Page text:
In a letter to Senate Judiciary Committee Chairman Chuck Grassley, USCIS Director Francis Cissna wrote, that the agency plans to tighten guidelines on H-1B visas issued to specialty workers and end the issuance of work permits to H-4 visa holders.
In 2015, the Obama Administration approved a federal regulation that allowed H-4 visa holders -- spouses of H-1B visa holders -- to receive a worker permit without congressional approval. USCIS has been working for several months to propose a new regulation that would rescind the Obama-era regulation.
Additionally, USCIS plans to propose a regulation that would limit the issuance of specialty occupation H-1B visas only to foreign workers with special skills not available in the U.S. and require higher wages for visa recipients. This regulation will, in effect, cut unnecessary H-1B visas in specialty occupation fields where there is an abundance of qualified American graduates already vying for work. The regulation’s provision to increase wages for H-1B workers should result in higher pay for American workers.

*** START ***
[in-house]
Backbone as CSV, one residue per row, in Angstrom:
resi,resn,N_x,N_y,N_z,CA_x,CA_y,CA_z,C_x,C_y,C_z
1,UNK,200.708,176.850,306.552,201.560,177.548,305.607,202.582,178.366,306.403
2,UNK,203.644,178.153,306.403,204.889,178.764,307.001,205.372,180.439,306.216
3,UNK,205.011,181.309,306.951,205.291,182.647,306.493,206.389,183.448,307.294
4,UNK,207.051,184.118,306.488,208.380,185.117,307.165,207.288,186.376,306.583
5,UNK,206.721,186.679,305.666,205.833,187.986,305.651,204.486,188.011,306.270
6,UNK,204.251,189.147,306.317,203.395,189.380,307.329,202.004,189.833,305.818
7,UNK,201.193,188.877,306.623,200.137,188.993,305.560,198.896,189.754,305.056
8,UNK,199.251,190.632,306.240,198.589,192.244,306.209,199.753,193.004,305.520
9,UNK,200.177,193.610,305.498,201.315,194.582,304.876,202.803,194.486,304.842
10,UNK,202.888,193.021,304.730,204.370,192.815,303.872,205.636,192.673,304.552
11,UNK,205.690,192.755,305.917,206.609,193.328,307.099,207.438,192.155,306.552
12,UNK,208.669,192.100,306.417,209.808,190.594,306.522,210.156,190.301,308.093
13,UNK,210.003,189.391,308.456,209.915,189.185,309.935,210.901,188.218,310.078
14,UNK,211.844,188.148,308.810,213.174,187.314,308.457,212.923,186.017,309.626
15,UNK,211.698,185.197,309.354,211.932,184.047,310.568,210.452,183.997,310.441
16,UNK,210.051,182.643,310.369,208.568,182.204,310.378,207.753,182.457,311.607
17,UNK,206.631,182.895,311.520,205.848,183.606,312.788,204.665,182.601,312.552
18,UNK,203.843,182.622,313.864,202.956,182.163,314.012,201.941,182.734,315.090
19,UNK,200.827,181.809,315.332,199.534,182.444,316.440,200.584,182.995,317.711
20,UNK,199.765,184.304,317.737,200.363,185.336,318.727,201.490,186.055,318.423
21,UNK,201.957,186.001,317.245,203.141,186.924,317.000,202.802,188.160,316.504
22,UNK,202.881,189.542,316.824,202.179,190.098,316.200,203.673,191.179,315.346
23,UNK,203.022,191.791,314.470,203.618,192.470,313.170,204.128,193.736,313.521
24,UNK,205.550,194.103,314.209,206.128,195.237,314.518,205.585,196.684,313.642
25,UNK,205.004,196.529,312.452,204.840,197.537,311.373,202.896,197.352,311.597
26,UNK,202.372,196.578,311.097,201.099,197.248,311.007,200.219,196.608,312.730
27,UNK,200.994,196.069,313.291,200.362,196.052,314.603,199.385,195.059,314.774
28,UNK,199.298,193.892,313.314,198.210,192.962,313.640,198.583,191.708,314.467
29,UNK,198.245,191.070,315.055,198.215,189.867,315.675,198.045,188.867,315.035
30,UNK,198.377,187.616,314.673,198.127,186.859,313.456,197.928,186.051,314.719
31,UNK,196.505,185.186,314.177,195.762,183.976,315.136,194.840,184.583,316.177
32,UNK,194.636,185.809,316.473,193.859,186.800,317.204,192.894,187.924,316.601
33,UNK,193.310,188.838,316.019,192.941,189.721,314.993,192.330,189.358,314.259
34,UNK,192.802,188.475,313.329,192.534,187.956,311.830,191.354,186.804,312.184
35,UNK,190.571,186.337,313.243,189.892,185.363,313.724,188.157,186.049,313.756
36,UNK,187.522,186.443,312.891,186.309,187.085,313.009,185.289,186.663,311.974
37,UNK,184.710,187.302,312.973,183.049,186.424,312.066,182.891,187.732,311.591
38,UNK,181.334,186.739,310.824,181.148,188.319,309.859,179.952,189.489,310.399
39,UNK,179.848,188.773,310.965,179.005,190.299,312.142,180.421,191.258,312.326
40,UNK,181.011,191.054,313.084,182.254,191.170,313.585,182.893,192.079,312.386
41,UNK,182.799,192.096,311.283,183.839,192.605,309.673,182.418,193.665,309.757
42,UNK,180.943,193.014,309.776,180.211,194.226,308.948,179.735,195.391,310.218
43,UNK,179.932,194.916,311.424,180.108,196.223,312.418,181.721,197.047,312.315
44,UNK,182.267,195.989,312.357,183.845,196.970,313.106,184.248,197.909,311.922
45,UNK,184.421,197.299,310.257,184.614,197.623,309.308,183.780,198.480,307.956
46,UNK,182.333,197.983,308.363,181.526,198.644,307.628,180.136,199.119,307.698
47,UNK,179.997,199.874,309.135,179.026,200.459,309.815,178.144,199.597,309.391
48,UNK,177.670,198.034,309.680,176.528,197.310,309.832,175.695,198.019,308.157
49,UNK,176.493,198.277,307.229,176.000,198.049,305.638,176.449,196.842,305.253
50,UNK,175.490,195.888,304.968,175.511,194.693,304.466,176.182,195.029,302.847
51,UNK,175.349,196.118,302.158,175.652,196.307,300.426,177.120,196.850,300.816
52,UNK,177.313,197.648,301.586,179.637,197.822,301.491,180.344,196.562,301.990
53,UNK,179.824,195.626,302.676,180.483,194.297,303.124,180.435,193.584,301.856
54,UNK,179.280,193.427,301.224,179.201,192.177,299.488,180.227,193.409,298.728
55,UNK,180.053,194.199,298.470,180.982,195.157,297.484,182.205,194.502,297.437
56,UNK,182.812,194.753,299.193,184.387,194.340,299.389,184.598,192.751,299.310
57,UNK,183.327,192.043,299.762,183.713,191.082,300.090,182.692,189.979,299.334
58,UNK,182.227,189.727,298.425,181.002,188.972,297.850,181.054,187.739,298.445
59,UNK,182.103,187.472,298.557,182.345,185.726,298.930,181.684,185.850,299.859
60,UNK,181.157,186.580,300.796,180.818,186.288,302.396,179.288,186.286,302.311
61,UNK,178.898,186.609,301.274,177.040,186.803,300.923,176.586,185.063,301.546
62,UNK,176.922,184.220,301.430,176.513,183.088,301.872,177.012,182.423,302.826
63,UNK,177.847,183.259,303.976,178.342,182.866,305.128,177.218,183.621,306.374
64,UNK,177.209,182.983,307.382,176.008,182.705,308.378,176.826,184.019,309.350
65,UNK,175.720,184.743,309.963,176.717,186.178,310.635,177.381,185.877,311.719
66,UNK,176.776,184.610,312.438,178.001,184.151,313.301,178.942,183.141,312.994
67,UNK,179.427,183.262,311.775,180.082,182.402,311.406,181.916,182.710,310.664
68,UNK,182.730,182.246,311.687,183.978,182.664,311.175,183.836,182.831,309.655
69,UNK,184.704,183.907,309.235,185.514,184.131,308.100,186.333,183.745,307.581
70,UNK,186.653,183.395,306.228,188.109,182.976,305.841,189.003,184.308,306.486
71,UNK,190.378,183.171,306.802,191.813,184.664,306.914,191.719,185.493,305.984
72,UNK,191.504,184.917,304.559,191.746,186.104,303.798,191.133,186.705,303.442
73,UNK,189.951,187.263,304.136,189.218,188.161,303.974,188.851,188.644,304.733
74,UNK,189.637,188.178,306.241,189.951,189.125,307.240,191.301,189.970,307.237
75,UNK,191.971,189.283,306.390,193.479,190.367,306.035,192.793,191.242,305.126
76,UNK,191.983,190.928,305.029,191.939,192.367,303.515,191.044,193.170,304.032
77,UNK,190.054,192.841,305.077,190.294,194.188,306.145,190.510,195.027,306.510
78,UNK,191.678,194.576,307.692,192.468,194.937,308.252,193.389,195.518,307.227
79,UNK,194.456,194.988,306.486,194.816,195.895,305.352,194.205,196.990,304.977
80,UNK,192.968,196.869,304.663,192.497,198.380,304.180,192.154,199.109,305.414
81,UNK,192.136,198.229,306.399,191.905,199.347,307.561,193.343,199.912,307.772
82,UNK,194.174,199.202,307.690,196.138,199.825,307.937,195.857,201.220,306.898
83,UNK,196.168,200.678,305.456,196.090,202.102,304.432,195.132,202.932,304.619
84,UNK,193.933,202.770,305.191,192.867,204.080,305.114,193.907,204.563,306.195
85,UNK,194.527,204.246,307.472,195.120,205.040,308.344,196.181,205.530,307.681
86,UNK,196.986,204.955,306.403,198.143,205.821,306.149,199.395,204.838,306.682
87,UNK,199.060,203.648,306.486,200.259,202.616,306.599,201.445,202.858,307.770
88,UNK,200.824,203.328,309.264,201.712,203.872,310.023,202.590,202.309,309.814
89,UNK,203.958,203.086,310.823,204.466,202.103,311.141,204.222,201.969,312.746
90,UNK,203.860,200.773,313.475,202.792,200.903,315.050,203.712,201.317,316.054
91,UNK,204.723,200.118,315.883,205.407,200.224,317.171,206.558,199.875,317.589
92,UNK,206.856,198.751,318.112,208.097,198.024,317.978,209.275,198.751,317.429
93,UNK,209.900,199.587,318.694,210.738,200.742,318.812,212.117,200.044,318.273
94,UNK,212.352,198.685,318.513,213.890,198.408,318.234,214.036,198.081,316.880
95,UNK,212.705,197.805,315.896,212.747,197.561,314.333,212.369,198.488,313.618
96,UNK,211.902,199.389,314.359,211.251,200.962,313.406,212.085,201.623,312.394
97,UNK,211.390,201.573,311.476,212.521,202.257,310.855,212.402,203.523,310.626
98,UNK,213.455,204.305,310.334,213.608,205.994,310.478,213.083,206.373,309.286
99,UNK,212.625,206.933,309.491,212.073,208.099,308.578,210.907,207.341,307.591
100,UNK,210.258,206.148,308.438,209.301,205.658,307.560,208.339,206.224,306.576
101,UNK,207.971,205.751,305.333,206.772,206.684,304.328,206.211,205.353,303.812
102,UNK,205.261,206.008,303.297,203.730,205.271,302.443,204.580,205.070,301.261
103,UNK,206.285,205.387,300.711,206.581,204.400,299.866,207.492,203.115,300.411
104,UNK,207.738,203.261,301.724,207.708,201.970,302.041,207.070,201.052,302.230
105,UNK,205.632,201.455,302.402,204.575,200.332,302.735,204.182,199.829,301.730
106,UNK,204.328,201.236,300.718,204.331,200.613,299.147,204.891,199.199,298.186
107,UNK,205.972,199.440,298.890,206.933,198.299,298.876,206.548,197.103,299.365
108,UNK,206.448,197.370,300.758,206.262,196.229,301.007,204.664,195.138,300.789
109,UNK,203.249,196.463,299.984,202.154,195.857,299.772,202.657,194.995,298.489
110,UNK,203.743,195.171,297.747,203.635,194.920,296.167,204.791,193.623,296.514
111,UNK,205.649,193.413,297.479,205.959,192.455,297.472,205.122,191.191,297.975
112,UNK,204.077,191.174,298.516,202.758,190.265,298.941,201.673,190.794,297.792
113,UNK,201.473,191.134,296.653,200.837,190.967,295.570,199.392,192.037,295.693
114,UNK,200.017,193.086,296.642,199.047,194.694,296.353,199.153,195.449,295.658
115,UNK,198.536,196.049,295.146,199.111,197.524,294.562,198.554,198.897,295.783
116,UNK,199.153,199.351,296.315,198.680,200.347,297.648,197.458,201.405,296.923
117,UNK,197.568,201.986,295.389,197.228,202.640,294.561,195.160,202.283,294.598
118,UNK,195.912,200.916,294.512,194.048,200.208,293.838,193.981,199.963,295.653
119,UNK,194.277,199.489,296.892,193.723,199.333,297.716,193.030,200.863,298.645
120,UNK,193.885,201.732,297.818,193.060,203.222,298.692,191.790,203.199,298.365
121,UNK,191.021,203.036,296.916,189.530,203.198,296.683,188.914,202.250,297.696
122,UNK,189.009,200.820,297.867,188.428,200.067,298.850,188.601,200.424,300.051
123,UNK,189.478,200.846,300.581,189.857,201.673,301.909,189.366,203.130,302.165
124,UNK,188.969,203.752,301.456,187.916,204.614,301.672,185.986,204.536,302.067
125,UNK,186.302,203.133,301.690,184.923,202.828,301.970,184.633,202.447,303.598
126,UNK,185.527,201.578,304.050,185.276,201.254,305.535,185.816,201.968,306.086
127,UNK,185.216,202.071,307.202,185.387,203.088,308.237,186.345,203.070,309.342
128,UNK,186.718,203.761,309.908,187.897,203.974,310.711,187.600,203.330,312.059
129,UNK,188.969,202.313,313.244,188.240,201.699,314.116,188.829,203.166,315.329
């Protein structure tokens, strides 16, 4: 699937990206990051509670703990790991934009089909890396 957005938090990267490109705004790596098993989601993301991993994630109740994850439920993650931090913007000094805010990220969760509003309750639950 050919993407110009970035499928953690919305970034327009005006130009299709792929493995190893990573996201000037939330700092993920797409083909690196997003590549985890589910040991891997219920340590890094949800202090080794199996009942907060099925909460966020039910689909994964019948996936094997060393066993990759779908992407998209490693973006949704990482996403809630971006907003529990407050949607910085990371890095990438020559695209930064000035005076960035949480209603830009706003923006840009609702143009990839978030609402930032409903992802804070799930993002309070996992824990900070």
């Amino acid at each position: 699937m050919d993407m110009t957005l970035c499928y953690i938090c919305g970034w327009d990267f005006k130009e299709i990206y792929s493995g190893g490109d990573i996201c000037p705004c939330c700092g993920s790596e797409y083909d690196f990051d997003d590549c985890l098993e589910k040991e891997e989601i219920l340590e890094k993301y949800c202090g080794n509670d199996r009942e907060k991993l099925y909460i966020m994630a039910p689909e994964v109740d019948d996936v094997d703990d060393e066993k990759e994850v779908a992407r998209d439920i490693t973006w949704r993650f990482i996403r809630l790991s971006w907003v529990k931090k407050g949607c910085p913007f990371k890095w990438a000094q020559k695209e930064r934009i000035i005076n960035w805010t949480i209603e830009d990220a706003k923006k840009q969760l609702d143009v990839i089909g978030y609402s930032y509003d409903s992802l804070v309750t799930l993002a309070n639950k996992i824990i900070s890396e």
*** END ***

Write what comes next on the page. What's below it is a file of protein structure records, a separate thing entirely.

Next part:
The H-1B visa program has pushed thousands of American workers in a variety of fields out of jobs by enabling employers to hire foreign workers at a lower wage. The current broad definition of specialty occupation allows companies to pay foreign workers much less to do “high-skilled” jobs than if they were to hire Americans. In an effort to prevent the continuance of this practice, the regulation will revise the definition to only include jobs where there truly is a need.
“The second regulation will propose to revise the definition of specialty occupation, consistent with INA § 214 (i), to increase focus on obtaining the best and the brightest foreign nationals via the H-1B program, and to revise the definition of employment and employer-employee relationship to better protect U.S. workers and wages,” Dir. Cissna said. “In addition, DHS will propose additional requirements designed to ensure employers pay appropriate wages to H-1B visa holders.”
Revising the definition will make sure visas only go to to foreign nationals who truly possess special skills lacking in the American workforce, like fashion-designers specializing in foreign style, expert foreign marketing managers, exceptional doctors and highly gifted software designers.
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Updated: Wed, May 9th 2018 @ 3:50pm EDT